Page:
My engine had misfired – a laymen understanding

Picture this: It’s just a normal Monday morning, over the weekend you had been driving your car about town as per usual. But, as you get in your car to head to work on the first day of the week, you start your engine and notice your engine lights are flashing. Then you realize that your engine isn’t sounding so good either. Almost like it’s coughing. Chances are, your engine had misfired. Here’s what you need to know:


The initial onset

Engine misfires can be a mysterious problem to face, especially if you didn’t even know what that problem is all about to begin with. The initial tell varies, some may describe it as your engine ‘coughing’, or stumbling, or perhaps even a lack of power delivery and pickup. Here are some possibilities that may have caused your engine to misfire.


The possibilities and what can you do

  • A spark plug issue

Generally speaking, ignitions parts such as the spark plug and coil are designed with maximum performance in mind. However, as these parts begin to wear and tear and corrode, the ignition misfires thus not producing any ‘spark’. Hence, a lack of maximised engine power. Fortunately, most of these items are affordable and easy to quickly replace. Just a couple hours in the workshop and your car is ready to go. And replacements don’t really occur that frequent too!

  • A fuel system issue

If your trusty mechanic says your ignition system is causing the misfire, then another possibility could be a fuel system issue. After the ignition system is checked out, move on to the fuel system. Parts here typically last longer but still wear out. Perhaps just a clean job to clean that fuel injectors or a replacement of the fuel filter. On the worse case scenarios, you could be facing failure problems with the fuel pump. This would be bad cause, obviously, your car needs efficient fuel delivery to function well on the road. This issue in particular can be cause by various reasons such as using dirty fuel or a bad fuel quality. Replacements do cost a tad bit of money but nothing’s more valuable than your safety in your car. Plus, you don’t even have to replace them ALL the time.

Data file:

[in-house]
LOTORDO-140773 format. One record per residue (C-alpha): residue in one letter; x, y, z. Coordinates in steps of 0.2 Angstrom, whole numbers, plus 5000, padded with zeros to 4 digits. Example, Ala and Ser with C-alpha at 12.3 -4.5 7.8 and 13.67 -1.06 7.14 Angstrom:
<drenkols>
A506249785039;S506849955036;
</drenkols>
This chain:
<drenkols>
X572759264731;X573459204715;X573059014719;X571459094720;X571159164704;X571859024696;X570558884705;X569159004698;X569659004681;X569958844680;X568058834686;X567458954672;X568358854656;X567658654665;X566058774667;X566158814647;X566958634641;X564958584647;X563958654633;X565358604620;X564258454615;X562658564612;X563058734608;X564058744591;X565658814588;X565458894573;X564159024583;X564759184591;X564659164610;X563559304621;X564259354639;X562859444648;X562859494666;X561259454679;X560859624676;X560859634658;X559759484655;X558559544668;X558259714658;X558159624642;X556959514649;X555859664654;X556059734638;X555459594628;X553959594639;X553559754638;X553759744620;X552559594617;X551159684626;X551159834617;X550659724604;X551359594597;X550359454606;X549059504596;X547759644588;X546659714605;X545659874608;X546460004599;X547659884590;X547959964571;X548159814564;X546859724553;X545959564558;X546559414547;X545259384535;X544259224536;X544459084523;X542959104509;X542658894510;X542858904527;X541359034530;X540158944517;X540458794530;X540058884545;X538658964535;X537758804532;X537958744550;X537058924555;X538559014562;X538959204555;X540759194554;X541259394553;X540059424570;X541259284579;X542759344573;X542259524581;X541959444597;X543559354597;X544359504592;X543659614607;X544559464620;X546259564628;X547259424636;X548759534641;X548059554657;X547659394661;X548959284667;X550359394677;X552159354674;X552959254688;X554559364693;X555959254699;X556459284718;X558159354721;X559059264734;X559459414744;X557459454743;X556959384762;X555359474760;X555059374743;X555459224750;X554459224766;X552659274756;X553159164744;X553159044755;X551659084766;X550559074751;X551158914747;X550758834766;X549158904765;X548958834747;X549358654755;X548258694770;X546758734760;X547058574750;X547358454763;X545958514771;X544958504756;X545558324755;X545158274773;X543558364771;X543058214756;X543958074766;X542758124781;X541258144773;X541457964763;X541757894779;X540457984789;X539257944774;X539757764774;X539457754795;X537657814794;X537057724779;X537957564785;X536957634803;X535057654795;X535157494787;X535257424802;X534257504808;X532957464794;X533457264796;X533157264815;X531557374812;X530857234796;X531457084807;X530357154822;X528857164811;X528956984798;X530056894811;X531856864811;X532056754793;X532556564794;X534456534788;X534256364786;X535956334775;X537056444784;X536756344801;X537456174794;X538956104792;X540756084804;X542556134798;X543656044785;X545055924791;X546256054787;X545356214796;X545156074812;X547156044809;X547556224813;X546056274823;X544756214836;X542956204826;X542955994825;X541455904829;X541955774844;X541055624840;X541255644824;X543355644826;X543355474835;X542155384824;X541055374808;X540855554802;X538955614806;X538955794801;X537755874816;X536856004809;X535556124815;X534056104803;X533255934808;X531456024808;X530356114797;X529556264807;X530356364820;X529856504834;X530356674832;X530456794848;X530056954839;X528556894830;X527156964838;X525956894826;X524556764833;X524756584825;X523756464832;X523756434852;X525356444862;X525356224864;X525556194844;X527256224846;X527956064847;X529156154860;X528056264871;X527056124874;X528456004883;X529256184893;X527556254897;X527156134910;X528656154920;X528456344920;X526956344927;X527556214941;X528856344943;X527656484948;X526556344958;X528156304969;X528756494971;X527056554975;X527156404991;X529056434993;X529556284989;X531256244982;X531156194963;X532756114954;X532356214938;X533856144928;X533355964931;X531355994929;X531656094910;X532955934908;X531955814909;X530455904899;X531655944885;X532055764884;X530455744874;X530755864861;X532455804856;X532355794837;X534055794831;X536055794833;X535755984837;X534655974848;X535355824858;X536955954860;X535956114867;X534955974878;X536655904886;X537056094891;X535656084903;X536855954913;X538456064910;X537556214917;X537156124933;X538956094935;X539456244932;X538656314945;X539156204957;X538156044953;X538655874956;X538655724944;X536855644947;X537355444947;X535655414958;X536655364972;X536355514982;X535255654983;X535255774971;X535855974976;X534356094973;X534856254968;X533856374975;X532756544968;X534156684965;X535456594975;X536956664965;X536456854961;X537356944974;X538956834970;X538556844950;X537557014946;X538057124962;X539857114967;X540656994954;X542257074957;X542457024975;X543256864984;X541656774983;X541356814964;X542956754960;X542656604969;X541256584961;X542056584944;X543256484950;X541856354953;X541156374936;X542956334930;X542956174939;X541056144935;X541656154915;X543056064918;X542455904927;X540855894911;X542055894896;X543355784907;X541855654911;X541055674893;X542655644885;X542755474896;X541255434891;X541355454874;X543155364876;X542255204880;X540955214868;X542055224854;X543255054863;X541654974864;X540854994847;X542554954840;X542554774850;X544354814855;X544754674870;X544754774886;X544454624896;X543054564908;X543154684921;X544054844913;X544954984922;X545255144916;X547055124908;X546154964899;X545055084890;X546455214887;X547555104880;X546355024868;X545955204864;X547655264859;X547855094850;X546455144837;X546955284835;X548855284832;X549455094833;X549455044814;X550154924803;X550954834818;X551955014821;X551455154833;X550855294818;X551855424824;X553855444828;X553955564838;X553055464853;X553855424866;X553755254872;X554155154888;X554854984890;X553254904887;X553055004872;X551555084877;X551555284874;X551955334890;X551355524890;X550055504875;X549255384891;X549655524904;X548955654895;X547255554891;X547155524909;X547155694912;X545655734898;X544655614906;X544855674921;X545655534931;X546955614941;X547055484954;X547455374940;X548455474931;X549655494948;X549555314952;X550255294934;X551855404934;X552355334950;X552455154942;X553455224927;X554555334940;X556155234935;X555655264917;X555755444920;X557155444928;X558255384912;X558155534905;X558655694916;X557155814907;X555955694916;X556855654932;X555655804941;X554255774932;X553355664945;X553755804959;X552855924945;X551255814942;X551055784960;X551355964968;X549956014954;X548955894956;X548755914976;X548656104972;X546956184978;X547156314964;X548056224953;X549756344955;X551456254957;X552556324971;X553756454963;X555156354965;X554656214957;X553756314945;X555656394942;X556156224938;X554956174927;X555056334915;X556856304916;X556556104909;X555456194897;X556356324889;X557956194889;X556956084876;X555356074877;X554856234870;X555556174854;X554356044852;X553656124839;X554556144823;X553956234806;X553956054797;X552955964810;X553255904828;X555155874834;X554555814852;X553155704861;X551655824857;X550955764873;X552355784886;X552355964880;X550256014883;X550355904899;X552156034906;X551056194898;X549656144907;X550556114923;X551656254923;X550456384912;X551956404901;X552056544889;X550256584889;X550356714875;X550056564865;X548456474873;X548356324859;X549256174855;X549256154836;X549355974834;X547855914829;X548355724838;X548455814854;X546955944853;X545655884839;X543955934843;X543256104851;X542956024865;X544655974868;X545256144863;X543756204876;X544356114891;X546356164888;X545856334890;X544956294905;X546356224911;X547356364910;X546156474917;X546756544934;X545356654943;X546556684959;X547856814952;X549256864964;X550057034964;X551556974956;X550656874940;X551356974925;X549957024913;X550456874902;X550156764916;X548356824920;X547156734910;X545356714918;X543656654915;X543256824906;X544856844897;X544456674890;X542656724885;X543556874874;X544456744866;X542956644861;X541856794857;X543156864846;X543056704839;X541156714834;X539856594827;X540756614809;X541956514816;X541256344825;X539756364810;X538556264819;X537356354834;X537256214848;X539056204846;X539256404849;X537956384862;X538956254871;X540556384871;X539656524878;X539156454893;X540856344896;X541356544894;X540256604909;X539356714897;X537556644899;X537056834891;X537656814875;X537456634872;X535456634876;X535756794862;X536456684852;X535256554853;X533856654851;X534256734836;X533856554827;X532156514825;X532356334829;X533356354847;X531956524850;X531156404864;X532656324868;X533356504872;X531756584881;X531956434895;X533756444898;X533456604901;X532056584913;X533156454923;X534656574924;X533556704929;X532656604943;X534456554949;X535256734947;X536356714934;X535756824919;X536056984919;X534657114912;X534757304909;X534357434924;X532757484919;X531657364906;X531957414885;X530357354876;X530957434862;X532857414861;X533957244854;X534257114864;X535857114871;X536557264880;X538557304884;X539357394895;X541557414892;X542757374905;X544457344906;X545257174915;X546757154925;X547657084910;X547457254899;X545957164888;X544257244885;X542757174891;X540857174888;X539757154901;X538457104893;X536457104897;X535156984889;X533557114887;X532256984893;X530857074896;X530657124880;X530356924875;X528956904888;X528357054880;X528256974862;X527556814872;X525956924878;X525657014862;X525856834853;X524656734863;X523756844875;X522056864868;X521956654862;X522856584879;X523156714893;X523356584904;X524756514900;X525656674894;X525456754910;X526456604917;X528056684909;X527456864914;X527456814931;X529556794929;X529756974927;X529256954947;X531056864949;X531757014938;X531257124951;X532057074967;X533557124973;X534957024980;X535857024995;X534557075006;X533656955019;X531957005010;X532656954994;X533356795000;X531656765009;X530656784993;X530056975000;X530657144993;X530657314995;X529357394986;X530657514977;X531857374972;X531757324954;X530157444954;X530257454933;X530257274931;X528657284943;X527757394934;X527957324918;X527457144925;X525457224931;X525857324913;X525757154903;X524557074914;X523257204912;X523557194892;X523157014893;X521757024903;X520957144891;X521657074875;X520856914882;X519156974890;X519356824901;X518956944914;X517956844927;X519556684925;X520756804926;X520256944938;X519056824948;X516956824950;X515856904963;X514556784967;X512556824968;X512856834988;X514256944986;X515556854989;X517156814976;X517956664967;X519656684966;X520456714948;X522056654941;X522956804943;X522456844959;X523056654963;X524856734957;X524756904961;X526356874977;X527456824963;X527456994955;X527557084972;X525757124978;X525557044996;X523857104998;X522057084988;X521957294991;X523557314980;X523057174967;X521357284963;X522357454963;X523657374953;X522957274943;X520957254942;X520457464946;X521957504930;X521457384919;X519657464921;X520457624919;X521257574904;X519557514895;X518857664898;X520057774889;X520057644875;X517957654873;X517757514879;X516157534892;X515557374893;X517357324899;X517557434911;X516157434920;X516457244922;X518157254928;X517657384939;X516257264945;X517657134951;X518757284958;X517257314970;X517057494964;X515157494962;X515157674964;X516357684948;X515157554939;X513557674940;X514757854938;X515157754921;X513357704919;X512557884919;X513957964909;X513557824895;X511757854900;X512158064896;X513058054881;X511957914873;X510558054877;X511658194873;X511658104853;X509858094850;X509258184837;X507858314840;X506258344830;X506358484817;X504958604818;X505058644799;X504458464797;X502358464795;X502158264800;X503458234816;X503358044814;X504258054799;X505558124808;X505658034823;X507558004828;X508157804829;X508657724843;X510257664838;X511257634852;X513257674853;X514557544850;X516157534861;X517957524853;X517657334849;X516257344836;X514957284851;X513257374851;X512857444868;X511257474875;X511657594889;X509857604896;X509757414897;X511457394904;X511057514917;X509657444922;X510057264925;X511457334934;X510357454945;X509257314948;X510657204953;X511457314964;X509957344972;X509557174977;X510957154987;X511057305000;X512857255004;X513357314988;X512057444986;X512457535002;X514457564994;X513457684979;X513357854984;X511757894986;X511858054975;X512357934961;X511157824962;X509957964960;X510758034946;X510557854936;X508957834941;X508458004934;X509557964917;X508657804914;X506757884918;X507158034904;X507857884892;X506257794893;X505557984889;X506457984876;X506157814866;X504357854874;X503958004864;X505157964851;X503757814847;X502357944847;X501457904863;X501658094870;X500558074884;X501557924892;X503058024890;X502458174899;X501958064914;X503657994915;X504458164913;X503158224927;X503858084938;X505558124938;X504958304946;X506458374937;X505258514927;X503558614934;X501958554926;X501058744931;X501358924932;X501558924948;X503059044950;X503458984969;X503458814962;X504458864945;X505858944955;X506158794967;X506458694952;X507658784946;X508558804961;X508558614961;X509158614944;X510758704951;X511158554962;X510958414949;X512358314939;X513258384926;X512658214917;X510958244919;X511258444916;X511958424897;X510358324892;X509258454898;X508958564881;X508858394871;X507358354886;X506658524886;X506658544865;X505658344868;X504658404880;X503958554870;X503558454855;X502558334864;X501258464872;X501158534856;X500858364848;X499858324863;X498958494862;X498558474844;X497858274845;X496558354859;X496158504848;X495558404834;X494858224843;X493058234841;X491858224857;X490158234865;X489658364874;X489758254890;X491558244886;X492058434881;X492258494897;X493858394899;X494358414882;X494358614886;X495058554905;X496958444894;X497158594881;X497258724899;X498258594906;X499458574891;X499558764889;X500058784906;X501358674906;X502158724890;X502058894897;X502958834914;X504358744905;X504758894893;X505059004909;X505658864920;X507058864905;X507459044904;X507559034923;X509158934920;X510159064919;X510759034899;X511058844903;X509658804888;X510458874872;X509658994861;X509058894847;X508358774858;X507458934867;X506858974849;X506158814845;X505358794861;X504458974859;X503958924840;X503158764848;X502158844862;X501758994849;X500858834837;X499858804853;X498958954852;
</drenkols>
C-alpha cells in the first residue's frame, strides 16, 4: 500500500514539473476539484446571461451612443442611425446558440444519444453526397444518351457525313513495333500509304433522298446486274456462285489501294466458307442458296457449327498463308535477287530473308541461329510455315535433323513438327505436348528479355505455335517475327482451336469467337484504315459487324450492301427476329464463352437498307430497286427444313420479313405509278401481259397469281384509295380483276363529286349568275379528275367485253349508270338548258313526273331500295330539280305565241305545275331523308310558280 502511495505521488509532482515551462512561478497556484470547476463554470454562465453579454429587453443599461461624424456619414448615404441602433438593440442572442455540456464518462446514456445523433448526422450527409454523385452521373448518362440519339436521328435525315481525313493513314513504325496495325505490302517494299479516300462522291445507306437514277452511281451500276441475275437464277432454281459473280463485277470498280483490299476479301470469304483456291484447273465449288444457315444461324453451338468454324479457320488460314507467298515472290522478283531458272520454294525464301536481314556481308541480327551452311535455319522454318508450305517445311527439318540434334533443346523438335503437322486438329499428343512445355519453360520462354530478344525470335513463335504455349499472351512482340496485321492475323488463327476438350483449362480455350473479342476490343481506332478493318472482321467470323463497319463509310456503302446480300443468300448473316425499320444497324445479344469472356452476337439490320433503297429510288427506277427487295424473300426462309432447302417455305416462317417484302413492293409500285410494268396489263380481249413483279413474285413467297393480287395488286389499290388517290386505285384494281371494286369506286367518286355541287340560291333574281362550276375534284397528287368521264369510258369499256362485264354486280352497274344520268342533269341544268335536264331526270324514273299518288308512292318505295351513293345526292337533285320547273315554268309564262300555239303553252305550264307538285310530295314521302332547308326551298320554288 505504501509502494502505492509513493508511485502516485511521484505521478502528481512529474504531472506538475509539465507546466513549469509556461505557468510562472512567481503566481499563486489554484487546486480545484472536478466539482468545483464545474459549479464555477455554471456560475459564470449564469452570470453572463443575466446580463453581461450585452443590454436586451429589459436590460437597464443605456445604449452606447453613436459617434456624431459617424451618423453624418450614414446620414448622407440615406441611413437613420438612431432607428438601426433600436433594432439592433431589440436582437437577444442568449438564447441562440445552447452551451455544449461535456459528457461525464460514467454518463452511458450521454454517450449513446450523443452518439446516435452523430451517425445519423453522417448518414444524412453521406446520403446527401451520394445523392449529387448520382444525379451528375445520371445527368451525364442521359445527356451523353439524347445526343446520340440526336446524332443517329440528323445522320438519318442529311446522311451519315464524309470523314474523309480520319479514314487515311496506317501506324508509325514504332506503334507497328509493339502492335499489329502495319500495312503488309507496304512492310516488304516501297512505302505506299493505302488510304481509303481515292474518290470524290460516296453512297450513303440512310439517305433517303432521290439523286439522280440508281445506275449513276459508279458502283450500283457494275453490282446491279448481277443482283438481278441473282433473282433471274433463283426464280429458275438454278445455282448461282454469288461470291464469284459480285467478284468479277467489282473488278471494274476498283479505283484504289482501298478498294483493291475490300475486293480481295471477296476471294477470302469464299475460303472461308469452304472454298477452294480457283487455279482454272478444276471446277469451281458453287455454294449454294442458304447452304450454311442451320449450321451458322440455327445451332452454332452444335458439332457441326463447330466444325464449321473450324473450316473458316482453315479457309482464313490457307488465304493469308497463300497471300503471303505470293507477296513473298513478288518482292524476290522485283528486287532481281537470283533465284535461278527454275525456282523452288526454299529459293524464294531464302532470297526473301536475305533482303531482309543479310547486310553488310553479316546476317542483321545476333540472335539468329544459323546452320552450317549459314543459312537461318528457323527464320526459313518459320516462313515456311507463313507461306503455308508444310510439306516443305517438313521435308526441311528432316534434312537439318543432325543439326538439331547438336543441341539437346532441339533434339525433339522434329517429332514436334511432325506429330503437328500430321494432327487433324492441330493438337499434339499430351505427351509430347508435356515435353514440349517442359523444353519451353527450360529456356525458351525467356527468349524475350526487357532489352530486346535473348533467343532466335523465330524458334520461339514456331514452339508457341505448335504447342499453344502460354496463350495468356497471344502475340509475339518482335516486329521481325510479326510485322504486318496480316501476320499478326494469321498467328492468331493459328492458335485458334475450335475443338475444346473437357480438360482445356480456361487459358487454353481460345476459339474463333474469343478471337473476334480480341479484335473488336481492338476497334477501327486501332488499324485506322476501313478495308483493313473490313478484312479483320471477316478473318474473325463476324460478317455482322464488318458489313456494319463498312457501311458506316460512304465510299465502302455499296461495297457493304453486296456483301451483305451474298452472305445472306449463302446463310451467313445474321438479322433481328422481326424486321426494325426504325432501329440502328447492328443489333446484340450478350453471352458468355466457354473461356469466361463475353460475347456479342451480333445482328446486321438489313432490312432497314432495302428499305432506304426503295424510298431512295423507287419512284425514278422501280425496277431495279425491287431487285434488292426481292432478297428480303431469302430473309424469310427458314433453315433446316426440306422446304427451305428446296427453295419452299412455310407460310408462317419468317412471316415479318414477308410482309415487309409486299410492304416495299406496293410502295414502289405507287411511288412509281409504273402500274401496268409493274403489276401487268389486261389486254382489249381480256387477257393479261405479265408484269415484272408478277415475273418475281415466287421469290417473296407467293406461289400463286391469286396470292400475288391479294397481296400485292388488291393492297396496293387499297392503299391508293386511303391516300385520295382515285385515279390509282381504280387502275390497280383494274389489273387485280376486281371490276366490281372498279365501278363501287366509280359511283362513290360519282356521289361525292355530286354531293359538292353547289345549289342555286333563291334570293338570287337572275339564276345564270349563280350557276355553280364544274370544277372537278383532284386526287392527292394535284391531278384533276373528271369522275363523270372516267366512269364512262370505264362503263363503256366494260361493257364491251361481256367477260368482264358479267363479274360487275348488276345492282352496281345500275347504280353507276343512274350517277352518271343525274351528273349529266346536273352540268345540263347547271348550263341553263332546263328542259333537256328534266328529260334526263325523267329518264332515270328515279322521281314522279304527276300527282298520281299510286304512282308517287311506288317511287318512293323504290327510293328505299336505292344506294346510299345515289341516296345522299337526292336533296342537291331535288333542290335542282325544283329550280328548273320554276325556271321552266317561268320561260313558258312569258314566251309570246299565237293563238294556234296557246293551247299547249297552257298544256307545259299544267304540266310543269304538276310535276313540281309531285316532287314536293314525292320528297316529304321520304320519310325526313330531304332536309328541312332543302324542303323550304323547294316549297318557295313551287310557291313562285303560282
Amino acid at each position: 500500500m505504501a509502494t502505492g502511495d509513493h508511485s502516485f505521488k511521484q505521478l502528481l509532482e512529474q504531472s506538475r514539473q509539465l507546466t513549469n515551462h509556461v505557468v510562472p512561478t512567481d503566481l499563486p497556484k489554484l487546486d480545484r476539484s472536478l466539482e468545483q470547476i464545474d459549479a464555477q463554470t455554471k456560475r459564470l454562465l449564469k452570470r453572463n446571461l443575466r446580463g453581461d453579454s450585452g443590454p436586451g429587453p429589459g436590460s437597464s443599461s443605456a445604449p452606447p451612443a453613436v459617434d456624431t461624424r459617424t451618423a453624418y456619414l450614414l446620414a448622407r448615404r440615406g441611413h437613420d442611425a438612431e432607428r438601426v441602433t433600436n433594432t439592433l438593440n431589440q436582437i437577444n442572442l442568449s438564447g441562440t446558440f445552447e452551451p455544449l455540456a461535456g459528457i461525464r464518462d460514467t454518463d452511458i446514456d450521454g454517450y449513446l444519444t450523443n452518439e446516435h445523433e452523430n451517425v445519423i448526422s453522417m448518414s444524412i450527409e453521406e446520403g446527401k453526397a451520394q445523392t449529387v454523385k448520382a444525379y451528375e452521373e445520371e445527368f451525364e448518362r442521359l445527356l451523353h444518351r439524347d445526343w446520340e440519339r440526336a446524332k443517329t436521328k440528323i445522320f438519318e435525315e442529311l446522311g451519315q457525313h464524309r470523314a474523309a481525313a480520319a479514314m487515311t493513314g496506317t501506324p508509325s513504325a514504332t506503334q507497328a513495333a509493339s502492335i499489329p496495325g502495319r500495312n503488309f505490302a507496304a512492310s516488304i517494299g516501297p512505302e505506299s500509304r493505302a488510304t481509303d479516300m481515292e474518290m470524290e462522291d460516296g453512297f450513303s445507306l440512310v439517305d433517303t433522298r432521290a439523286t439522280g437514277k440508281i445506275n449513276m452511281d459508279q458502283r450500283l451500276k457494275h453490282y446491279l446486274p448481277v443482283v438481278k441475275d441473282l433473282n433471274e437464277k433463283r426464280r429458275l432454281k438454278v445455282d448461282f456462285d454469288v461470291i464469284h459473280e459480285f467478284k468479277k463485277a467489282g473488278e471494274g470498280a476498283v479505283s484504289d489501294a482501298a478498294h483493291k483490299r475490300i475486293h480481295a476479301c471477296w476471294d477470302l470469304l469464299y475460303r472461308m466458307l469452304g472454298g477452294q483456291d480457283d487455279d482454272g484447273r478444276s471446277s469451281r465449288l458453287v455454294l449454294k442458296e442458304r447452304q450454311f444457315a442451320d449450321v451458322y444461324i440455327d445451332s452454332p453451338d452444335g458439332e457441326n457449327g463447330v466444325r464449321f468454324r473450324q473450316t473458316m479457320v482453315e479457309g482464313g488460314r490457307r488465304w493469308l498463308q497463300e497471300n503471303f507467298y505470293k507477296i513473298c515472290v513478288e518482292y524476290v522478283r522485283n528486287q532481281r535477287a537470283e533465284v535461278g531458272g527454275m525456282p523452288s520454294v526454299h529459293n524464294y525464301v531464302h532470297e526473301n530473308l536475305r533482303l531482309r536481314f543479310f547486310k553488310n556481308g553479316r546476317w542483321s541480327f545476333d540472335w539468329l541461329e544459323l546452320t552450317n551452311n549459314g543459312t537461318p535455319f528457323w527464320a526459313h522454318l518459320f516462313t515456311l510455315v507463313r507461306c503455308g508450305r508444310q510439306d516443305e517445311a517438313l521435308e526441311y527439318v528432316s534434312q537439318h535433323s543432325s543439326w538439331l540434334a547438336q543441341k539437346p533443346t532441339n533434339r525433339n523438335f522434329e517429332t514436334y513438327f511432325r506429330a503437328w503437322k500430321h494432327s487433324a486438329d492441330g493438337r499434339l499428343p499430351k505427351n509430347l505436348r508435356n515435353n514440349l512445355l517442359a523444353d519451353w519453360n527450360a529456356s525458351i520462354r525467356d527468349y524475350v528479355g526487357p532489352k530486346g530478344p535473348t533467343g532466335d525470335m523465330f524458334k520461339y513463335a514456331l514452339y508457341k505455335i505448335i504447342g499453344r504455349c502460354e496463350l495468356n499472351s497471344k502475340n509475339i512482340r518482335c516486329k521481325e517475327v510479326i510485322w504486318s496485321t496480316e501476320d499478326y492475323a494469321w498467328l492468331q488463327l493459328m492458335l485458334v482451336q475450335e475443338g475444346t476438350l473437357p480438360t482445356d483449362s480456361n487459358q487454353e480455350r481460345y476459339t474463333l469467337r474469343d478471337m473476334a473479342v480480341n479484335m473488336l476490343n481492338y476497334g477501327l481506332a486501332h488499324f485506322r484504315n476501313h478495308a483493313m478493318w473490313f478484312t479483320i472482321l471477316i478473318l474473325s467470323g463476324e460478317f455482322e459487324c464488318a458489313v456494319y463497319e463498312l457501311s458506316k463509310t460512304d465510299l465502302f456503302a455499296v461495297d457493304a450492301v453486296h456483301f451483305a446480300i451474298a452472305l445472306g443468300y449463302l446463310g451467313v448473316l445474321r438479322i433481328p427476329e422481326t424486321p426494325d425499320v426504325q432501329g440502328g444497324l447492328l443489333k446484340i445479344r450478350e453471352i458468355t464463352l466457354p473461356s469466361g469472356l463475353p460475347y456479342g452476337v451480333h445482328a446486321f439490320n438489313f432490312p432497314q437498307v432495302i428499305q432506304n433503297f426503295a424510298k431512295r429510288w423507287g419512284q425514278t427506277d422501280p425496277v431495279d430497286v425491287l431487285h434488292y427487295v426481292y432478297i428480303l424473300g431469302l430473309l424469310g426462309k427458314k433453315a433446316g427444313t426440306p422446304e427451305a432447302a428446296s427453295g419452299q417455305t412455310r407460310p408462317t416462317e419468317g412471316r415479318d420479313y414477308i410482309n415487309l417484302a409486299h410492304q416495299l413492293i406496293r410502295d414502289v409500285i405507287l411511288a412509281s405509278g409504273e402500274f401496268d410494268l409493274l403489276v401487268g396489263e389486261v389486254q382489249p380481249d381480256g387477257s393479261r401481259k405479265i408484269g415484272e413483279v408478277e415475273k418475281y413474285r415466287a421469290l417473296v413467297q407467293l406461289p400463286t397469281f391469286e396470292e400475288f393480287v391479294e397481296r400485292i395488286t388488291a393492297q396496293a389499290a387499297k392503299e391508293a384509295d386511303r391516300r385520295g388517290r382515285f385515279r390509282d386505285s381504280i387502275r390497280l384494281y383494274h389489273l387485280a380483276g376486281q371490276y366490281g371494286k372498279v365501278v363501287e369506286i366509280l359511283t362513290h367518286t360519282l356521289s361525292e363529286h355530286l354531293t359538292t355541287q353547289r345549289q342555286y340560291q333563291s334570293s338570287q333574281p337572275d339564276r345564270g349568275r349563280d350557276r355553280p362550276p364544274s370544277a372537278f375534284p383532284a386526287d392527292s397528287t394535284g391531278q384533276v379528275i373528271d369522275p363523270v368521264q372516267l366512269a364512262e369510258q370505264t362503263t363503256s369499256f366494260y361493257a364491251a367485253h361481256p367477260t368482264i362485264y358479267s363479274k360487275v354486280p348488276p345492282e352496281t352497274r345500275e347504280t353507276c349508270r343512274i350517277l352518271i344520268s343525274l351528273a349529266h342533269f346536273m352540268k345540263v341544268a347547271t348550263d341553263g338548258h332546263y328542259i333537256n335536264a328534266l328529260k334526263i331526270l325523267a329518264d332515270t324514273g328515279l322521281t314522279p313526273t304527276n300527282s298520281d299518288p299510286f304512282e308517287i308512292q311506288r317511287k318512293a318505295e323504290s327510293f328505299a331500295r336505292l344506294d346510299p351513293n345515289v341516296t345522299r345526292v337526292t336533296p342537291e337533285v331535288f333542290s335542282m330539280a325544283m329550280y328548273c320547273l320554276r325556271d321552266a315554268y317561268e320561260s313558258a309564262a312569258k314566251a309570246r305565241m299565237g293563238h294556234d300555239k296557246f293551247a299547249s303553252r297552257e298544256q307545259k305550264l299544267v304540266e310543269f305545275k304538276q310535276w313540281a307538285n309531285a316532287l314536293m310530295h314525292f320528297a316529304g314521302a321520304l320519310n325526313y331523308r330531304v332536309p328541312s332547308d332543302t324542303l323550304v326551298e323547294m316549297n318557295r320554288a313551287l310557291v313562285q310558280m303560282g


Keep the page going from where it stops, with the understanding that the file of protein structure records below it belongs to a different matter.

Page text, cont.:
• A mechanical issue

Here’s where engine misfires can be little more complicated – an absolutely frustrating – than what they normally are. Mechanical issues caused by damaged parts in the system can also cause an engine misfire.  The possibilities here are plentiful ranging from worn piston rings to cracked cylinder walls to slipped timing belts. When it’s a mechanical issue that may the cause of it, be sure your mechanic does a thorough diagnosis on the root of the problem before succumbing any part replacements. 


BUT, let it be known that it is important for you not to MacGyver your way out of this even though you’re now well equipped with these basic knowledge. When in doubt, head straight for your local car workshop and they’ll provide you with a thorough diagnosis and reasonable solutions.

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